The results of running this test case are distinctly sobering for anyone who uses an open source Web browser: they all crash in some way sooner or later. Normally a generated Web page causes a repeatable crash — that is, if you feed the same Web page into the browser twice it will crash in the same way both times. Sometimes, however, the browser might crash on a page the first time, then display it correctly on a second attempt. This seems to imply a creeping memory corruption sort of problem as the test runs; I noticed that Konqueror in particular seemed susceptible to this. It’s not just the open source browsers either — the test case causes the significant closed source browser in the free software world, Opera, to crash on a regular basis too.

Most of the fuss from Michal’s original post came from his assertion that Microsoft’s Internet Explorer stood up better than all of the free software browsers, but a little experimentation shows that this doesn’t quite tell the full story. I tested various versions of Internet Explorer on Windows 2000 and Windows XP, and all of them, up to and including Internet Explorer 6 with Windows XP Service Pack 1, crashed as regularly as Mozilla and Konqueror did. The difference comes with Windows XP Service Pack 2: with this installed, Internet Explorer seemed pretty solid, although in a later posting to Bugtraq Michal noted that this version of Internet Explorer did eventually crash after a three-hour run.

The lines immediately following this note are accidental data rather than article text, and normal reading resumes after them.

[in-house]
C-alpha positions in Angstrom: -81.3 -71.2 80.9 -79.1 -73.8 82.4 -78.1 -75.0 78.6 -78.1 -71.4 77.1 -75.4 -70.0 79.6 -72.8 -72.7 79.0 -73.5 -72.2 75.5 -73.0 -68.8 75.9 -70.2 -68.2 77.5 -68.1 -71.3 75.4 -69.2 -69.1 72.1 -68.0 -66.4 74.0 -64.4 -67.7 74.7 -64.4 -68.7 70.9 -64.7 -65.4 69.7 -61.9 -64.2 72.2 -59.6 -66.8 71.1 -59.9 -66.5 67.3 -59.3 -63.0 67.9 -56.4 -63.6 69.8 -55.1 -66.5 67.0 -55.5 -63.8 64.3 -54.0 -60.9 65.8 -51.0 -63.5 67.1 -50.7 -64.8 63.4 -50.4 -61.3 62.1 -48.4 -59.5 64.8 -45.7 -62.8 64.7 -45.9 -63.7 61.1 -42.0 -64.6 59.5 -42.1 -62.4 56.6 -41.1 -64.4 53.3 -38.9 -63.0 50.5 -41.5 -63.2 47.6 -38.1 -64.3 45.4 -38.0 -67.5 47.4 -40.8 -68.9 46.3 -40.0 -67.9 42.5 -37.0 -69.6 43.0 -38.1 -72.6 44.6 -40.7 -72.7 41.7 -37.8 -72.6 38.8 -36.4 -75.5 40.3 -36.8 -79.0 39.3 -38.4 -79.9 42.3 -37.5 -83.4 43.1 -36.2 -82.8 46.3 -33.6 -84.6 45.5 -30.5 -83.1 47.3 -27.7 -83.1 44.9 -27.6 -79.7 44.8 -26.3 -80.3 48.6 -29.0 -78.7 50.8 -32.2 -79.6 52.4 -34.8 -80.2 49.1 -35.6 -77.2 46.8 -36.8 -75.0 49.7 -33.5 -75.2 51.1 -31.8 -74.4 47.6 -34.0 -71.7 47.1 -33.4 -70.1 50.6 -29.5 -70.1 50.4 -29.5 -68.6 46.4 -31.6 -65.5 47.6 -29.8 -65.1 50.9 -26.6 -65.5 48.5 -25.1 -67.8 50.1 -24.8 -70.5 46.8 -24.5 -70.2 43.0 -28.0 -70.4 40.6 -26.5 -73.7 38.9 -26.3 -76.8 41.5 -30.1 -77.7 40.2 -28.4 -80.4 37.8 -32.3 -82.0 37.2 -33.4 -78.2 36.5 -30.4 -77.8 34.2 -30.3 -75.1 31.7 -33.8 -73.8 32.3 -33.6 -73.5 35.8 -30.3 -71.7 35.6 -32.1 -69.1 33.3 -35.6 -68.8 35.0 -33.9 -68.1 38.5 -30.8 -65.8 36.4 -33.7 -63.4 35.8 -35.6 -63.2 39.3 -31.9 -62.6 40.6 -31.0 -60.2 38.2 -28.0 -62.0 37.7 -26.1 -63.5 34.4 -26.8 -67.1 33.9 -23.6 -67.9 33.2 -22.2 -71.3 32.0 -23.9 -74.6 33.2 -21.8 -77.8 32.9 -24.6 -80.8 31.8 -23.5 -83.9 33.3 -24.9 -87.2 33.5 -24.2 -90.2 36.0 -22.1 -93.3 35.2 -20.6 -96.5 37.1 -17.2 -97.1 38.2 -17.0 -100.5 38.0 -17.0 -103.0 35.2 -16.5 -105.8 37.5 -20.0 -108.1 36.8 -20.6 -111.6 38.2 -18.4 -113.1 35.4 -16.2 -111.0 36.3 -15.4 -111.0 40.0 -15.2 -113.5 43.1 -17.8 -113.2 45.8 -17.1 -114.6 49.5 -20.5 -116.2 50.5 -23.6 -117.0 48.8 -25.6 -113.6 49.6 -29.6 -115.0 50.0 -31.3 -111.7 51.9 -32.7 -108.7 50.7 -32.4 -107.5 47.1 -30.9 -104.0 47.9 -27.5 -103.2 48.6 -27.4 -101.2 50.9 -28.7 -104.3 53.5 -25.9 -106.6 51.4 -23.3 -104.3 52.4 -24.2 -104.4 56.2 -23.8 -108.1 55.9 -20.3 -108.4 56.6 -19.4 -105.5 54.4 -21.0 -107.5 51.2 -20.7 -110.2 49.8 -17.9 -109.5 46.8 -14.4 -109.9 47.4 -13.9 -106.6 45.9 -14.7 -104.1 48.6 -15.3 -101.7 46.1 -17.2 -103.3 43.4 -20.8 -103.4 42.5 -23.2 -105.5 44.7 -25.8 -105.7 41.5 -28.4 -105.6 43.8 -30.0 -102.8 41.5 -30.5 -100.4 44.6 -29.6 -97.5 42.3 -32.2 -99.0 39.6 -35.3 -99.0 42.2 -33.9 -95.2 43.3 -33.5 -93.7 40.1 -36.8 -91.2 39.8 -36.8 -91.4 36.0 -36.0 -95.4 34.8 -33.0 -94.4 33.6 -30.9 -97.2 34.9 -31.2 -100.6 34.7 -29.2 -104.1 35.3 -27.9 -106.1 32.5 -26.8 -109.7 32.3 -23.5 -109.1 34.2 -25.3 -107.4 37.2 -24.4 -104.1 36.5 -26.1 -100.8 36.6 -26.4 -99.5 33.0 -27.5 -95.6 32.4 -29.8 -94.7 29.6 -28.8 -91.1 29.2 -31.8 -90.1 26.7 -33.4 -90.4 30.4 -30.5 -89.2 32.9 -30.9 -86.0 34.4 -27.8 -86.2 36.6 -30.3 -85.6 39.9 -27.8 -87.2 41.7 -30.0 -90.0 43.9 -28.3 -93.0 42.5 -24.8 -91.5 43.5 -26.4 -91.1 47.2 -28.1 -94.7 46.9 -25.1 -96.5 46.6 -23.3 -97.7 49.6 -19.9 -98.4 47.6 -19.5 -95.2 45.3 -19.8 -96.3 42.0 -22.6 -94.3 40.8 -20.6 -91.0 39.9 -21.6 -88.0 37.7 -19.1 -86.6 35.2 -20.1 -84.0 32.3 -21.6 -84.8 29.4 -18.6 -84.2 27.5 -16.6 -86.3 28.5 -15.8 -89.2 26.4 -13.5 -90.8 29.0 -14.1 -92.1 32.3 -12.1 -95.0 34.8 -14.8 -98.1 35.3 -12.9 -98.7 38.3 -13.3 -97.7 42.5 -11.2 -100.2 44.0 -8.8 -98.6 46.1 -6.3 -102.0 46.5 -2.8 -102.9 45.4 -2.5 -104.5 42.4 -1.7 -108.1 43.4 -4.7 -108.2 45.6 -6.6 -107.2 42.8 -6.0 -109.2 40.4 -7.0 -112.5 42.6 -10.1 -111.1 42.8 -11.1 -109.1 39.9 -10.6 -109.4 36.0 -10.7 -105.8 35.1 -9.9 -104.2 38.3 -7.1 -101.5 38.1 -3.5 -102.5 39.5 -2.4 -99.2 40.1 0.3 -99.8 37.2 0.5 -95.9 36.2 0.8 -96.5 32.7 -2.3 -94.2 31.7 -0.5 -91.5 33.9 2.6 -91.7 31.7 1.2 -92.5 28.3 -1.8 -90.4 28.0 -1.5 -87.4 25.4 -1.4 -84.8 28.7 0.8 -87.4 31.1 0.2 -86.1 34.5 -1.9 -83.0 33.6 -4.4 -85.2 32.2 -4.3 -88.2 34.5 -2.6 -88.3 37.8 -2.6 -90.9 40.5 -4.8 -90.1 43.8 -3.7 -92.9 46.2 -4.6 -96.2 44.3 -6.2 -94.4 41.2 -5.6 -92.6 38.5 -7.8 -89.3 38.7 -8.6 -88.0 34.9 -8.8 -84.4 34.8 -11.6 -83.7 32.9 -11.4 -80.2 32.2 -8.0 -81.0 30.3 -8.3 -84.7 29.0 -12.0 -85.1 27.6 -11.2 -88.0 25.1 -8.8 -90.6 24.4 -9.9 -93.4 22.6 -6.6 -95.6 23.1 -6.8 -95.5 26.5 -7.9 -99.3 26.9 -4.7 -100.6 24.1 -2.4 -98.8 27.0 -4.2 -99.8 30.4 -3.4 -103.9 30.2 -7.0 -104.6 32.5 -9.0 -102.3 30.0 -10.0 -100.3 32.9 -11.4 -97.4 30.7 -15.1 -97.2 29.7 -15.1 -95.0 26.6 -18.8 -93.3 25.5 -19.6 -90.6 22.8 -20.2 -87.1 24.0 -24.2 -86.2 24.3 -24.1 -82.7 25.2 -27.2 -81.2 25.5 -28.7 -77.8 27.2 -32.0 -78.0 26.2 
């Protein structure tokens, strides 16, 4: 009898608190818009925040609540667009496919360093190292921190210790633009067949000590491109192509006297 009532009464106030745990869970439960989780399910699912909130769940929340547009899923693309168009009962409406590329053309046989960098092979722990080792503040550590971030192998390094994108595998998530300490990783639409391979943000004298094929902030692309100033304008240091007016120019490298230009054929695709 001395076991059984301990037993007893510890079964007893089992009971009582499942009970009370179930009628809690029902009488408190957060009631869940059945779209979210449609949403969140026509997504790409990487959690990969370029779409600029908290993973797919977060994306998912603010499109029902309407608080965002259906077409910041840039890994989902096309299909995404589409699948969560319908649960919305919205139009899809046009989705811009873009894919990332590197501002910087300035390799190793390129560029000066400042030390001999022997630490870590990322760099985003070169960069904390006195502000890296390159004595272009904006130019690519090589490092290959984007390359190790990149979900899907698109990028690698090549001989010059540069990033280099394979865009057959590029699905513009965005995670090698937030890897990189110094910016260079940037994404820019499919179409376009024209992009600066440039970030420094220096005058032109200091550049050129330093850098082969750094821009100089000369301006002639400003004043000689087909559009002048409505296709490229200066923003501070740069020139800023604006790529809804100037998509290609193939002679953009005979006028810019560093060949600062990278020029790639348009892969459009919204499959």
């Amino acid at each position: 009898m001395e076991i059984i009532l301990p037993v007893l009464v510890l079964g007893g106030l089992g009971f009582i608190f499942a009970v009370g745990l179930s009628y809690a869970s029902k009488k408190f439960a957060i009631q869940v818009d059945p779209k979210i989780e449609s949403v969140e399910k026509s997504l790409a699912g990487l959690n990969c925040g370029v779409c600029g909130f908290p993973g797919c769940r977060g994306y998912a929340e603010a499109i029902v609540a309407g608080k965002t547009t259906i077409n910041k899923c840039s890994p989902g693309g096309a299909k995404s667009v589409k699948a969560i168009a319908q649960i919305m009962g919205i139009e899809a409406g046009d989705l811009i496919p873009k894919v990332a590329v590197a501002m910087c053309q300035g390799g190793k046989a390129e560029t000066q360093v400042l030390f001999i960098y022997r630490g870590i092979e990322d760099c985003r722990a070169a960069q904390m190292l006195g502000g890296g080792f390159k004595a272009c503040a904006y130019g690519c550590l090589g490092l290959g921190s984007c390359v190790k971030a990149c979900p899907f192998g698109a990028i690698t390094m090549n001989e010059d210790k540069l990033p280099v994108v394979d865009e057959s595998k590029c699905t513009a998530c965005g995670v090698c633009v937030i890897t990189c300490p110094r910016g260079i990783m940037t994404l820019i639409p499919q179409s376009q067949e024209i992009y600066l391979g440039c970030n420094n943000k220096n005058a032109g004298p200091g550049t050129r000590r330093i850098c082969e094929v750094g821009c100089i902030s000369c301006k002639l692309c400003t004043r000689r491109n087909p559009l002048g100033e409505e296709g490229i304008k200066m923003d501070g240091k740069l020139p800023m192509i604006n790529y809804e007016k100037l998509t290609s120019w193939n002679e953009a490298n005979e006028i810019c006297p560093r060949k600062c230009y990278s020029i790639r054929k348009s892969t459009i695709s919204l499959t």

Some serious implications

Michal posted his original findings to the Buqtraq security mailing list because there are significant security implications of these results. An attacker may be able to take the randomly generated HTML and craft it more carefully into something that still makes the browser crash, but crash in a way that allows the attacker to take control of it.

Michal’s program actually turns up several different types of problems, all of which produce a denial of service (i.e. a user’s Web browser crashes), and many of which might prove exploitable by people with evil intent. As Michal put it: “Because I did not ask CERT or NIPC for patronage … this will likely not generate any media splash, but I for one consider my findings to be far more chilling than a wave of tabbed browsing URL spoofing flaws and similar recent browser issues.”

Security implications aside, the other significant issue raised by the test case is the resilience displayed by the latest version of Internet Explorer to this sort of random input. There are any number of explanations for this, and the Slashdot discussion probably mentions most of them. The most obvious, though, is that Microsoft is now concentrating on security issues, and we’re seeing a direct result of this. Microsoft is aware that people launch this type of attack on its products because with no source code to pore through, blackhat crackers know that slinging random data at a program is a good way to find bugs in it. Since it’s a known attack methodology, perhaps Microsoft now codes for, and performs tests for, resistance to this type of attack.